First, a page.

I'LL NEVER BE LONG GONE
By Thomas Christopher Greene
Morrow. 288 pp. $24.95
The plot of Thomas Christopher Greene's culinary novel, I'll Never Be Long Gone, looks rich: A hard-driving man blows his head off with a shotgun just as his restaurant in Eden, Vt., is attracting raves from critics as far away as New York. Before his two sons can recover from that shock, his will delivers another one: The older boy, Charlie, gets the house, 40 acres and the restaurant -- a half-million-dollar jackpot; the younger boy, Owen, gets $10,000 and encouragement to leave town. Simmer over low heat for 17 years. Owen returns home from a hard life at sea. Charlie has married Owen's old girlfriend, and the restaurant has prospered. They welcome Owen with open arms, but he's still hesitant, bitter and hunky -- and Charlie's wife is bored. Beat vigorously.
It's a great recipe: two cups of Cain and Abel, a pound of prodigal son, half a stick of East of Eden and a pinch of All My Sons. But sometimes no matter how good the ingredients, the soup's too thin. The problem is Greene's unwillingness to invest these characters with any psychological depth. Some novels make you think of the movie that could be made; this story makes you think of the novel that could be written. We're told that Charlie and Owen "were raised like twins, inseparable, with a bond that ran deeper than others could understand," even though their father constantly made them compete for his affection. We're told that their mother never wanted to move to Vermont, and she flees as soon as her husband is dead. We're told that after the reading of the will, Owen rode the high seas, avoiding commitment of any kind. But these complex situations have been left on the stove too long; all the nuance has been boiled away.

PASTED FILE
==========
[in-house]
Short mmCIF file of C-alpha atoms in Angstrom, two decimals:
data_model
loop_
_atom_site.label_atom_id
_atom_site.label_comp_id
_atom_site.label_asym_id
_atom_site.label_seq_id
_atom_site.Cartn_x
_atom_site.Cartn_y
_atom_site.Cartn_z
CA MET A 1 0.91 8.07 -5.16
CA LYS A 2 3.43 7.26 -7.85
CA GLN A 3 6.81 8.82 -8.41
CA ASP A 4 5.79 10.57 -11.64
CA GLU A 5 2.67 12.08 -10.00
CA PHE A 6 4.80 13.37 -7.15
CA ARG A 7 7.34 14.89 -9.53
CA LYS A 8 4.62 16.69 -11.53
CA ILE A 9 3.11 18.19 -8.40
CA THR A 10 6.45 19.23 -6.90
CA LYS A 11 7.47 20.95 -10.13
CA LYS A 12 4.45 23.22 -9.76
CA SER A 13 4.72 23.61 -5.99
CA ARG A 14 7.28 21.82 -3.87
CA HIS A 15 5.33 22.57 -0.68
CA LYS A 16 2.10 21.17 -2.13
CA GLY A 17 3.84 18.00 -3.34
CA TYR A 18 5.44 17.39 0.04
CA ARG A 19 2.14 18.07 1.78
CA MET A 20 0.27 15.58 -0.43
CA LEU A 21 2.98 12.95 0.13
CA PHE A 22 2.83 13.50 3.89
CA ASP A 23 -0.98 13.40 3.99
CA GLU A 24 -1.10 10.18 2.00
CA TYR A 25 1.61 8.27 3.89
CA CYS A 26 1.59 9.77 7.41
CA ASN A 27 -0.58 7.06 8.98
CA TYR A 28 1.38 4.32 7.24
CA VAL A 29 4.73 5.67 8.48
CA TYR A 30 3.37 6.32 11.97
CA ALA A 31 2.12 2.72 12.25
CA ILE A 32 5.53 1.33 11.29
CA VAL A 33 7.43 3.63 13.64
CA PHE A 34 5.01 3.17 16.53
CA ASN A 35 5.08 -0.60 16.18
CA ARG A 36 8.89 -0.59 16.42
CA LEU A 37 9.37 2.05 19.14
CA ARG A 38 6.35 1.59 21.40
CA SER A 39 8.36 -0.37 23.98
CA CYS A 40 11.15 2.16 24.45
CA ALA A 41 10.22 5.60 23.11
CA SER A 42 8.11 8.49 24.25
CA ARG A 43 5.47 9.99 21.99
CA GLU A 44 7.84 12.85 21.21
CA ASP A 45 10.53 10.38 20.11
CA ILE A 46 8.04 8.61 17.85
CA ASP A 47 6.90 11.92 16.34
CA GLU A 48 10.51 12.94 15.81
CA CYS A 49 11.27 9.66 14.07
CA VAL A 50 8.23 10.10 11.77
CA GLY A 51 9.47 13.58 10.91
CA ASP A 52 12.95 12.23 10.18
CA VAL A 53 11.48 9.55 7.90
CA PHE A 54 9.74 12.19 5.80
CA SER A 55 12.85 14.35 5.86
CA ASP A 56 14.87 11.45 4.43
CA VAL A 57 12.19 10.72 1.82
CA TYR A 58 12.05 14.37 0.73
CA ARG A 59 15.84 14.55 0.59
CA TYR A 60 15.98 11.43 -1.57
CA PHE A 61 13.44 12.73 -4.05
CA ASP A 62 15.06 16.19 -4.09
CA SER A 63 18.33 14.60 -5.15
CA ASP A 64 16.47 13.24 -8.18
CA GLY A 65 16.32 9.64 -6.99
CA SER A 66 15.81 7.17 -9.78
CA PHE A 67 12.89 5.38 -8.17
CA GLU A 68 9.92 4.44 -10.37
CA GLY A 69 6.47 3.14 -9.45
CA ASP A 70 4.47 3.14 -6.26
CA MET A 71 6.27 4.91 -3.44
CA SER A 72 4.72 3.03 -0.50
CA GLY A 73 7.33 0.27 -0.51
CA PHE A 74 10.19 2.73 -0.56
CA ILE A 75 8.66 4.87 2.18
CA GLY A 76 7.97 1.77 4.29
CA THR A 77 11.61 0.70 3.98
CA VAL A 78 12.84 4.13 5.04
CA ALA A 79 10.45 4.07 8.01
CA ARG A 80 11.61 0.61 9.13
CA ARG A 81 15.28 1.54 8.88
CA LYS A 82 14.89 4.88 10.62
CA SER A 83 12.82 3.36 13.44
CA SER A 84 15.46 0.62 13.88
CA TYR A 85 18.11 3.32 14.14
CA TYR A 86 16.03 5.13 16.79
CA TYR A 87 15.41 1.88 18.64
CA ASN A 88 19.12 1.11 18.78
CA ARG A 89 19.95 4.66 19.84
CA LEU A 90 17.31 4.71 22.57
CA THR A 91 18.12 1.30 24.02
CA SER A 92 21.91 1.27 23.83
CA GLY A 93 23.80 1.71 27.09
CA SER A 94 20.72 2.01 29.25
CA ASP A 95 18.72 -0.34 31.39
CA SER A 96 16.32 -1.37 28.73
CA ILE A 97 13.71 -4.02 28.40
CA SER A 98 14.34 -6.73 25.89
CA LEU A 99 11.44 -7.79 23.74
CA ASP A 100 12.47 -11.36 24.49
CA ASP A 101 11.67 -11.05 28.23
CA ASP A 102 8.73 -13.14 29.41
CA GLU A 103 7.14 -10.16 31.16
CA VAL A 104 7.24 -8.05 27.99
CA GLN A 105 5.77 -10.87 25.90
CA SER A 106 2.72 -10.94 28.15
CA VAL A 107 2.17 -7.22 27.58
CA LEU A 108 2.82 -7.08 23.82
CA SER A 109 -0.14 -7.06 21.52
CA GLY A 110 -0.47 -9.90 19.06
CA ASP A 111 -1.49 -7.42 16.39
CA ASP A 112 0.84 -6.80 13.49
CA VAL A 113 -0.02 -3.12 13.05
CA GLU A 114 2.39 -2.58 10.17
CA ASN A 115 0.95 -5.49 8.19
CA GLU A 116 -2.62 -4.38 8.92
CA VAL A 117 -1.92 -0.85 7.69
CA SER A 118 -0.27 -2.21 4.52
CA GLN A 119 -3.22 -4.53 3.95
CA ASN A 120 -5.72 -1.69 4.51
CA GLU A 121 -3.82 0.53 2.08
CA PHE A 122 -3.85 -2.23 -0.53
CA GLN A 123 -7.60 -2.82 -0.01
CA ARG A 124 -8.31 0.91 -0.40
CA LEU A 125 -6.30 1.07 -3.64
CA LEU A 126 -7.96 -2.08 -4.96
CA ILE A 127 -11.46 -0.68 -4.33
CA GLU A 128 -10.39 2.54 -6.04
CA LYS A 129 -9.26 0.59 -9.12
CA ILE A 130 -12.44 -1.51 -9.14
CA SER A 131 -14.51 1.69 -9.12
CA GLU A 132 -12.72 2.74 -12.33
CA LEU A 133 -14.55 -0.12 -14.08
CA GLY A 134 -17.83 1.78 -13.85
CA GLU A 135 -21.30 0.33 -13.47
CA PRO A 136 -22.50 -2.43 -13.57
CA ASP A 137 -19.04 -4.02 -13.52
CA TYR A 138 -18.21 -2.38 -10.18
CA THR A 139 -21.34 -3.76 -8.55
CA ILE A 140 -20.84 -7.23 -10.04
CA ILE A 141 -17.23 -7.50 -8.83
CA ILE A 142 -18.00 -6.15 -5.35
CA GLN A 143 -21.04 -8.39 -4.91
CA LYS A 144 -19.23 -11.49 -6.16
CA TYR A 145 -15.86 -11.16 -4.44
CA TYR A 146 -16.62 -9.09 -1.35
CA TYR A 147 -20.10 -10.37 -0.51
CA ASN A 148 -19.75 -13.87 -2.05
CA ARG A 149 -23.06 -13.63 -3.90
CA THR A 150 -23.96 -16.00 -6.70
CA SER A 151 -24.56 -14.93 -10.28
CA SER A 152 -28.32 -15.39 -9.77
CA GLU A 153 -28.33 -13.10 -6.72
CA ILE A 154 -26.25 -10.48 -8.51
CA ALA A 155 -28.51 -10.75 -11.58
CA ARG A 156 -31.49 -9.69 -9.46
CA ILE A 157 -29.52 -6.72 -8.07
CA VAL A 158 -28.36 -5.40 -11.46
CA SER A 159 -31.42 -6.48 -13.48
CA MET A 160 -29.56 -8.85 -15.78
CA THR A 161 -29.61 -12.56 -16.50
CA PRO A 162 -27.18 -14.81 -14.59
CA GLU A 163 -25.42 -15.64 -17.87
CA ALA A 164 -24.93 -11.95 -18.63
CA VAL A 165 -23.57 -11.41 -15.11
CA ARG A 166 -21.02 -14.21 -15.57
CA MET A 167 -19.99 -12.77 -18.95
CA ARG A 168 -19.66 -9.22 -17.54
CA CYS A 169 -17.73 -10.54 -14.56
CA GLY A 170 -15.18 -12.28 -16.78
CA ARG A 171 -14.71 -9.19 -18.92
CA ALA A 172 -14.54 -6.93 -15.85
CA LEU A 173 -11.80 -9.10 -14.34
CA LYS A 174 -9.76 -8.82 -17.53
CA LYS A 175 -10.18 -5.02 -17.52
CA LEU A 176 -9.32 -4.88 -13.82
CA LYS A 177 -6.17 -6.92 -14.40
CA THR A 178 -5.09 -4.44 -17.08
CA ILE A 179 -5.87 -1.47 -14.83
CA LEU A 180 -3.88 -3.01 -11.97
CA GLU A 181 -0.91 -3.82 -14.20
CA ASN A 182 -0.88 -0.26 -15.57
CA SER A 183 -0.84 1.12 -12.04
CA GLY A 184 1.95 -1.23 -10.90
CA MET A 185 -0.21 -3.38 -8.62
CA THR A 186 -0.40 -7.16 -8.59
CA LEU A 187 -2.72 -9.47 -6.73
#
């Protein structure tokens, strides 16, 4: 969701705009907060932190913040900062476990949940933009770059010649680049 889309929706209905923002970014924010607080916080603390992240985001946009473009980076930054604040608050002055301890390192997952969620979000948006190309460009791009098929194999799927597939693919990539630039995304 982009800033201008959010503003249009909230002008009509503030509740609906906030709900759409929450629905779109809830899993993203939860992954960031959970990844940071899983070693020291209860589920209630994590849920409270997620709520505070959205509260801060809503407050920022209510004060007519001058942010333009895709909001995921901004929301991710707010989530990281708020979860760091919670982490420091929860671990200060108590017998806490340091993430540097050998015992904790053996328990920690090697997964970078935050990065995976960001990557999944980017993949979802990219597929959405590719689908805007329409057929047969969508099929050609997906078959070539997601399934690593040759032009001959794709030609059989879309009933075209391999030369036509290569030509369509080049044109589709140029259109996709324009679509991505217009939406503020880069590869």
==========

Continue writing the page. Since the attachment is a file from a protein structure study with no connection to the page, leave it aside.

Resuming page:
Perhaps that's because Greene can't decide if he's serving carpaccio de boeuf or Twinkies. The narrative switches between passages of pretentious biblical allusion ("the truth was that while he could return to Eden, on some vital level Eden could never return to him") to moments dredged from under the bridges of Madison County: "He made love to them in ways he knew they wanted to be made love to and he did so not out of some great sense of selflessness or passion for the particular woman, but rather because he understood what it was they ached for and he knew that there were few things in this life that came easily to him and this was one of them."
You'd expect that an author who can whip up gravy like this would at least have some fun in the kitchen. Anyone who's read Joanne Harris's Chocolat or Diana Abu-Jaber's Crescent can still taste those delicious scenes, but Greene's descriptions of food preparation -- the only subject that receives any sustained examination in his book -- are disappointingly technical, more concerned with dicing, braising and seasoning than the erotic fun of it all.
It's galling that some authors, such as, say, Anita Shreve, must constantly defend themselves from the pejorative "romance" label no matter how well they write, while romantic fluff like this can pass itself off as "literary fiction." It's the same in the kitchen, of course: Women just cook, but men are chefs.
Check, please. *
Ron Charles is a senior editor of Book World.